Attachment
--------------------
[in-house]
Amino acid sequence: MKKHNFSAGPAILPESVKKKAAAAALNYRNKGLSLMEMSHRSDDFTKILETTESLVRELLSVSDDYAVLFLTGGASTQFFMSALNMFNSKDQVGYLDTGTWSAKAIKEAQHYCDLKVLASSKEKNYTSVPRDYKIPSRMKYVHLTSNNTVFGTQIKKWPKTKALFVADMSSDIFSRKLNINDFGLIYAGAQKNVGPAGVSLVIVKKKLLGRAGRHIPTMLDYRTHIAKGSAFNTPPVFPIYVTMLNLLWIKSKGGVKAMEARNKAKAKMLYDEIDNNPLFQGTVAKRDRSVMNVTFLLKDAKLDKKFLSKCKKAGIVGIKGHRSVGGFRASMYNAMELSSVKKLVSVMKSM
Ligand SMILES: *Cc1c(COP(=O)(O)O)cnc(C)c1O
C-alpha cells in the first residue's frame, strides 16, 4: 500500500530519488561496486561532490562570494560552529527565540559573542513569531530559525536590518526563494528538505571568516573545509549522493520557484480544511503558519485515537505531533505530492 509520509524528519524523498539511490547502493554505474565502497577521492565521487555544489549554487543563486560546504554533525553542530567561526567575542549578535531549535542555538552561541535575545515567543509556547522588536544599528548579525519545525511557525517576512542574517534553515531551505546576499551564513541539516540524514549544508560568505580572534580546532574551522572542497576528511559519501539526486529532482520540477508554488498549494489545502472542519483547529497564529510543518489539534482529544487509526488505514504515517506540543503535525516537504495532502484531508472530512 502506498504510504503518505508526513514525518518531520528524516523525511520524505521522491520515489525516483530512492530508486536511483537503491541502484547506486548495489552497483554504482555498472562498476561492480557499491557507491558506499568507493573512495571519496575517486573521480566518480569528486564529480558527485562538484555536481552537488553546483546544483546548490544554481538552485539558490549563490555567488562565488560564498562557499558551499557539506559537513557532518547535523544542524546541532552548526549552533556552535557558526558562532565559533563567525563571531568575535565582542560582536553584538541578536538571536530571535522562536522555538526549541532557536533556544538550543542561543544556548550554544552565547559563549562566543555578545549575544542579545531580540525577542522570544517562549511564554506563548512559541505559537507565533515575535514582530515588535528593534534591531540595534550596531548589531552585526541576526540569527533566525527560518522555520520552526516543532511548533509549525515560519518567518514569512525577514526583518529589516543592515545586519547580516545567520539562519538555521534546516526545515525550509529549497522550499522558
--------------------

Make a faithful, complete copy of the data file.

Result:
[in-house]
Amino acid sequence: MKKHNFSAGPAILPESVKKKAAAAALNYRNKGLSLMEMSHRSDDFTKILETTESLVRELLSVSDDYAVLFLTGGASTQFFMSALNMFNSKDQVGYLDTGTWSAKAIKEAQHYCDLKVLASSKEKNYTSVPRDYKIPSRMKYVHLTSNNTVFGTQIKKWPKTKALFVADMSSDIFSRKLNINDFGLIYAGAQKNVGPAGVSLVIVKKKLLGRAGRHIPTMLDYRTHIAKGSAFNTPPVFPIYVTMLNLLWIKSKGGVKAMEARNKAKAKMLYDEIDNNPLFQGTVAKRDRSVMNVTFLLKDAKLDKKFLSKCKKAGIVGIKGHRSVGGFRASMYNAMELSSVKKLVSVMKSM
Ligand SMILES: *Cc1c(COP(=O)(O)O)cnc(C)c1O
C-alpha cells in the first residue's frame, strides 16, 4: 500500500530519488561496486561532490562570494560552529527565540559573542513569531530559525536590518526563494528538505571568516573545509549522493520557484480544511503558519485515537505531533505530492 509520509524528519524523498539511490547502493554505474565502497577521492565521487555544489549554487543563486560546504554533525553542530567561526567575542549578535531549535542555538552561541535575545515567543509556547522588536544599528548579525519545525511557525517576512542574517534553515531551505546576499551564513541539516540524514549544508560568505580572534580546532574551522572542497576528511559519501539526486529532482520540477508554488498549494489545502472542519483547529497564529510543518489539534482529544487509526488505514504515517506540543503535525516537504495532502484531508472530512 502506498504510504503518505508526513514525518518531520528524516523525511520524505521522491520515489525516483530512492530508486536511483537503491541502484547506486548495489552497483554504482555498472562498476561492480557499491557507491558506499568507493573512495571519496575517486573521480566518480569528486564529480558527485562538484555536481552537488553546483546544483546548490544554481538552485539558490549563490555567488562565488560564498562557499558551499557539506559537513557532518547535523544542524546541532552548526549552533556552535557558526558562532565559533563567525563571531568575535565582542560582536553584538541578536538571536530571535522562536522555538526549541532557536533556544538550543542561543544556548550554544552565547559563549562566543555578545549575544542579545531580540525577542522570544517562549511564554506563548512559541505559537507565533515575535514582530515588535528593534534591531540595534550596531548589531552585526541576526540569527533566525527560518522555520520552526516543532511548533509549525515560519518567518514569512525577514526583518529589516543592515545586519547580516545567520539562519538555521534546516526545515525550509529549497522550499522558